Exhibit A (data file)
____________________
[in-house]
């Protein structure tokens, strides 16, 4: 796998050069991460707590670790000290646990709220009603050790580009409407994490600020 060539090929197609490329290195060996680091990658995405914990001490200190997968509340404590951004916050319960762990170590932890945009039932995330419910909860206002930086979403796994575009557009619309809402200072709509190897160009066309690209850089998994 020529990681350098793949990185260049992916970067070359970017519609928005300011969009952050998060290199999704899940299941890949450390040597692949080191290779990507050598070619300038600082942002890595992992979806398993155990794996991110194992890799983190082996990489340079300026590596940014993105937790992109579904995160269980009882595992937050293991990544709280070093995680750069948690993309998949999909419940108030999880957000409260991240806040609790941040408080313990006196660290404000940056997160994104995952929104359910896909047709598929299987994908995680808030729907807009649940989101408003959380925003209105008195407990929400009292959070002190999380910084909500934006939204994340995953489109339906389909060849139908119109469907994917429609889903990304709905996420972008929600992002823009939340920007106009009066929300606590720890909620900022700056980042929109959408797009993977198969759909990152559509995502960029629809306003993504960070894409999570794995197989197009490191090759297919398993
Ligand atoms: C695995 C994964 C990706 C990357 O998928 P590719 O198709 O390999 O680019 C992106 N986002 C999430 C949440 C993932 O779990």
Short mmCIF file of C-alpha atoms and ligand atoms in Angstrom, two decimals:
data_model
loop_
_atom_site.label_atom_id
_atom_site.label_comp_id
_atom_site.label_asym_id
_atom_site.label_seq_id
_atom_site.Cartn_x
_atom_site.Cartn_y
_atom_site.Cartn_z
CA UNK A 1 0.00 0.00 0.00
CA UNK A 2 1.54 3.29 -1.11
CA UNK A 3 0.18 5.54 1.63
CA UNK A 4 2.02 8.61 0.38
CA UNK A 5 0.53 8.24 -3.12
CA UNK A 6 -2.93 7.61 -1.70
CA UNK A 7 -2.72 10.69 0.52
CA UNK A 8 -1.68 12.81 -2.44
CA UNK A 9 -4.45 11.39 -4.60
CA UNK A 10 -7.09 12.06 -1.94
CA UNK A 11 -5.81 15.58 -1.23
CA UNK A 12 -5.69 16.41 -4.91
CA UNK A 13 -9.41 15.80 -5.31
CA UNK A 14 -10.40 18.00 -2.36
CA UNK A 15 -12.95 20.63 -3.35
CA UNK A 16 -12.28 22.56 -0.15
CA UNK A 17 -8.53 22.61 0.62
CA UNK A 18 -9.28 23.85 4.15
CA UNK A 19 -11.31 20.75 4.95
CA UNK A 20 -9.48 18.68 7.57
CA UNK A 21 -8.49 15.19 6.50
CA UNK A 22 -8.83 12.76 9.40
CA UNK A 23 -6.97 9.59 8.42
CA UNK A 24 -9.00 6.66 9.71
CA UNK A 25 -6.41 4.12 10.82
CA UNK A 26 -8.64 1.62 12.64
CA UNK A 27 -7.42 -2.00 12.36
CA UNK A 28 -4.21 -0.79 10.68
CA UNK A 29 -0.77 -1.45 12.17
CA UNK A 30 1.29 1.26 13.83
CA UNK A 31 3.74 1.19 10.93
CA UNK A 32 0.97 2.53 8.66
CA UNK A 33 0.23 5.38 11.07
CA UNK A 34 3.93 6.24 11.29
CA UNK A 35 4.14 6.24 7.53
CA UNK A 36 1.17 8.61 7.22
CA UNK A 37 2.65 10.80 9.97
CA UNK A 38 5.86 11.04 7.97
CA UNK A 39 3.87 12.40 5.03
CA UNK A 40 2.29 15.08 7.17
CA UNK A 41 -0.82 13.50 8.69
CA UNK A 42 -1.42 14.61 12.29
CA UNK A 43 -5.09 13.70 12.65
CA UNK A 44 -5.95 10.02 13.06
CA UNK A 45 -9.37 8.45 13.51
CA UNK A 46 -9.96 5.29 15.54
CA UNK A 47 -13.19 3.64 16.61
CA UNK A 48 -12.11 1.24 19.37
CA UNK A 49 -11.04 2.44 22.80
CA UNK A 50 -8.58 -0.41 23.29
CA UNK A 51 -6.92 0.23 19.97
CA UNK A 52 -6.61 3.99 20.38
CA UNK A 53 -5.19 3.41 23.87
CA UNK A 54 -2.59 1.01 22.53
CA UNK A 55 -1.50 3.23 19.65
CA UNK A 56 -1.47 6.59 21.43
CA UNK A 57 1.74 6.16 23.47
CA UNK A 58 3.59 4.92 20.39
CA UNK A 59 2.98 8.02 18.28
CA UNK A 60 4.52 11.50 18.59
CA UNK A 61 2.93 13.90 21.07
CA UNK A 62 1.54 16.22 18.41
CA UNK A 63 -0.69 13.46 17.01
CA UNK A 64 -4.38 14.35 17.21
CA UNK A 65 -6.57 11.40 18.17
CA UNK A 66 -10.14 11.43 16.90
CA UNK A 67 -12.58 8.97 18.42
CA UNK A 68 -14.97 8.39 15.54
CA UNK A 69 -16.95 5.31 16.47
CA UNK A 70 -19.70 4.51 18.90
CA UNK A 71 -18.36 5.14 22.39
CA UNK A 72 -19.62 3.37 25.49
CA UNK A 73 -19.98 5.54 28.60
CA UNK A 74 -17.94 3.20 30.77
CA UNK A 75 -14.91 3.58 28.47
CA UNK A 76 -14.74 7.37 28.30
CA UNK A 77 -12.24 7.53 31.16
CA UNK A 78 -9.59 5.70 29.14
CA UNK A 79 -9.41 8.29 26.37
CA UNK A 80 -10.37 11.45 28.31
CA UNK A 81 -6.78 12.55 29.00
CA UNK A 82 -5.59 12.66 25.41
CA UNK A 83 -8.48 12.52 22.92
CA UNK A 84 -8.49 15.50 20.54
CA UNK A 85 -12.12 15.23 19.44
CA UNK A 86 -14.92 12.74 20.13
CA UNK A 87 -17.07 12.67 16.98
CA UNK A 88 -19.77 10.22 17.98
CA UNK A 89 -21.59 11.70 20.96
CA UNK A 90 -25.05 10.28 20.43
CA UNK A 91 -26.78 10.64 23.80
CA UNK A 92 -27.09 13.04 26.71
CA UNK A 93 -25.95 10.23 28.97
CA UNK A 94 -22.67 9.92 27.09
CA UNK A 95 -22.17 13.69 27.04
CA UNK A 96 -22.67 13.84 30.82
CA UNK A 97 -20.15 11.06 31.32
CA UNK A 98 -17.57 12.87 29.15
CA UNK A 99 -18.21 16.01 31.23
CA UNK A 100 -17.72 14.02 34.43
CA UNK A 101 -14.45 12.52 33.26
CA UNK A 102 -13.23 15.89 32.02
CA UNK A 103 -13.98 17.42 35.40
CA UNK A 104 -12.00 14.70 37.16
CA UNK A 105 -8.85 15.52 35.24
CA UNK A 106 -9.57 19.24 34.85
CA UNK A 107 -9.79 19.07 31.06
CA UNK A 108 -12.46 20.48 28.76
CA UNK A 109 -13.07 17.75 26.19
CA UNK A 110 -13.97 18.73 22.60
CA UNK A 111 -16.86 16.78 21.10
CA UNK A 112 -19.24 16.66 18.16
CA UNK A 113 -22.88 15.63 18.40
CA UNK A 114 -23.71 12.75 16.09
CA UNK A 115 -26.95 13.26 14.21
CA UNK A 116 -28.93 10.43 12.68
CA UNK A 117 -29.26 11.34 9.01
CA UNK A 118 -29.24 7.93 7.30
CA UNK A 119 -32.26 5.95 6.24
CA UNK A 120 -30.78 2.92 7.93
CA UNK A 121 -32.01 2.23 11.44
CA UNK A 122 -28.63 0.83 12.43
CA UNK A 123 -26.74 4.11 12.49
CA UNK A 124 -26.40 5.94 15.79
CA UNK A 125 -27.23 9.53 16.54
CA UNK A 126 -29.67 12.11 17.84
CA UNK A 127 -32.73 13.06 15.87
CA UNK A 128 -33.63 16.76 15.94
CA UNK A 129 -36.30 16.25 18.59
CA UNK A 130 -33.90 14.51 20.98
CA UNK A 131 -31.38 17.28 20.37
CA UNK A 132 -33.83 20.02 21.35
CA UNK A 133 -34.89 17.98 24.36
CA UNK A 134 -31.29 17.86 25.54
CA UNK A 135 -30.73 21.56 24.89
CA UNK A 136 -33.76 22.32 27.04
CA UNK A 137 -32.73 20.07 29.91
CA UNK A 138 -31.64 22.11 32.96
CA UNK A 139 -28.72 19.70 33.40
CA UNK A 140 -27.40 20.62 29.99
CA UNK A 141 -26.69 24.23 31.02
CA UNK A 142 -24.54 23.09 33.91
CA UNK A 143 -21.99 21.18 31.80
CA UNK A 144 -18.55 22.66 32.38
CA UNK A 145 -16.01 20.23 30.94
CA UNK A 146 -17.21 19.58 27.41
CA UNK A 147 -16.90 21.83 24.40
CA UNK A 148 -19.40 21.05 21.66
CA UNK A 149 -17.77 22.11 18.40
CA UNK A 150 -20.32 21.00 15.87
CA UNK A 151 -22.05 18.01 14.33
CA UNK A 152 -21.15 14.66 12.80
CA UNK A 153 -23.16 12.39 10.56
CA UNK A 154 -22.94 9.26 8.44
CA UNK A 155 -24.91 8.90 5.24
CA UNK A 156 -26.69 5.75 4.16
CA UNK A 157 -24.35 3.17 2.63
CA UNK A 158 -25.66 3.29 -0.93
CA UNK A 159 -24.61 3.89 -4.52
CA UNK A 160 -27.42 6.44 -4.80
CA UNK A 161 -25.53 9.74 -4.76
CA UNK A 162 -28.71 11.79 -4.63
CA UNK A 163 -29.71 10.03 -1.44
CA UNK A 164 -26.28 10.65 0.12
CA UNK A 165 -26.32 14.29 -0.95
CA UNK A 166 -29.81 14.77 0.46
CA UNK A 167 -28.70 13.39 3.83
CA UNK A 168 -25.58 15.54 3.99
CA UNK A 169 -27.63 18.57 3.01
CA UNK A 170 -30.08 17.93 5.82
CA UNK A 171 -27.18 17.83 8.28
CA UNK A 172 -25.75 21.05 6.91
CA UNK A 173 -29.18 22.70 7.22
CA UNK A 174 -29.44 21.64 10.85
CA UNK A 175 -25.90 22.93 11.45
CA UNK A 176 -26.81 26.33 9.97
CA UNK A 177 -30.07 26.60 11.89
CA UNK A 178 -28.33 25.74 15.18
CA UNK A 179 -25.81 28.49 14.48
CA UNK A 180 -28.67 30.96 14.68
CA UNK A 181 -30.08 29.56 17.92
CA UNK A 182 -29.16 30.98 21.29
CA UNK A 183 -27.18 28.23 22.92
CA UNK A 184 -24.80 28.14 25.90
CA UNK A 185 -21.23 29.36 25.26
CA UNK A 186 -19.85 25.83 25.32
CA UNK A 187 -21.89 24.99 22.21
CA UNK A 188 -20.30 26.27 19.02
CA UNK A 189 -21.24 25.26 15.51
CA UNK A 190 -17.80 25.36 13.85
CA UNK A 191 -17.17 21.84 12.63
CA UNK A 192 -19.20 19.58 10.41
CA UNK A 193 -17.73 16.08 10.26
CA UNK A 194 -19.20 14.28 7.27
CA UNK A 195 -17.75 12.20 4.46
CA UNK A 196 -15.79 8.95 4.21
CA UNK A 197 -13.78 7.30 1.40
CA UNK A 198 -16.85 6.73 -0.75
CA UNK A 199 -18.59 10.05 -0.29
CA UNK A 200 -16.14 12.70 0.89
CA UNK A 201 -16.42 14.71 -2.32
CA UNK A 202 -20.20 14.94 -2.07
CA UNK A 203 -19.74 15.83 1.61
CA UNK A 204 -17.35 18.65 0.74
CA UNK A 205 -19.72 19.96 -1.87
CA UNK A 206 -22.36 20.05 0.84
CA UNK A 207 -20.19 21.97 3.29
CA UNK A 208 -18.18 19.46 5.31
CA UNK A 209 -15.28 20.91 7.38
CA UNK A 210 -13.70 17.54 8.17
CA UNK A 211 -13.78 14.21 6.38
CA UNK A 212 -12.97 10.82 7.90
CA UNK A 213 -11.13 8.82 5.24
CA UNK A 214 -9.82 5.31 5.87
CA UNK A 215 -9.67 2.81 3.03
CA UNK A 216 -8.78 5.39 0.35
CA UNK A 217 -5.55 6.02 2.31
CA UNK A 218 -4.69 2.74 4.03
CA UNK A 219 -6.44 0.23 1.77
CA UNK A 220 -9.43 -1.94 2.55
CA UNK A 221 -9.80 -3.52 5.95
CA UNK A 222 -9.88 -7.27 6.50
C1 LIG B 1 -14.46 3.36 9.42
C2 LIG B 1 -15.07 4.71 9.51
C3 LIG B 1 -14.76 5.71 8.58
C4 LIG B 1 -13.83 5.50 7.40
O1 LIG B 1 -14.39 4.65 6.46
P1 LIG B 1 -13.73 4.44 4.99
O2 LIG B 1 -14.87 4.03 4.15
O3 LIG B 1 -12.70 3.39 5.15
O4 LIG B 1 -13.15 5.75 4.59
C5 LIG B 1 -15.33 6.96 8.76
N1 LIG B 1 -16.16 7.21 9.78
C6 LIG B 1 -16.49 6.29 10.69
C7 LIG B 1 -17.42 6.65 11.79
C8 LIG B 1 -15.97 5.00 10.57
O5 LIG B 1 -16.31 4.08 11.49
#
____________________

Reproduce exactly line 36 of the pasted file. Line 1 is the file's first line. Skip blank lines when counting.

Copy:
CA UNK A 23 -6.97 9.59 8.42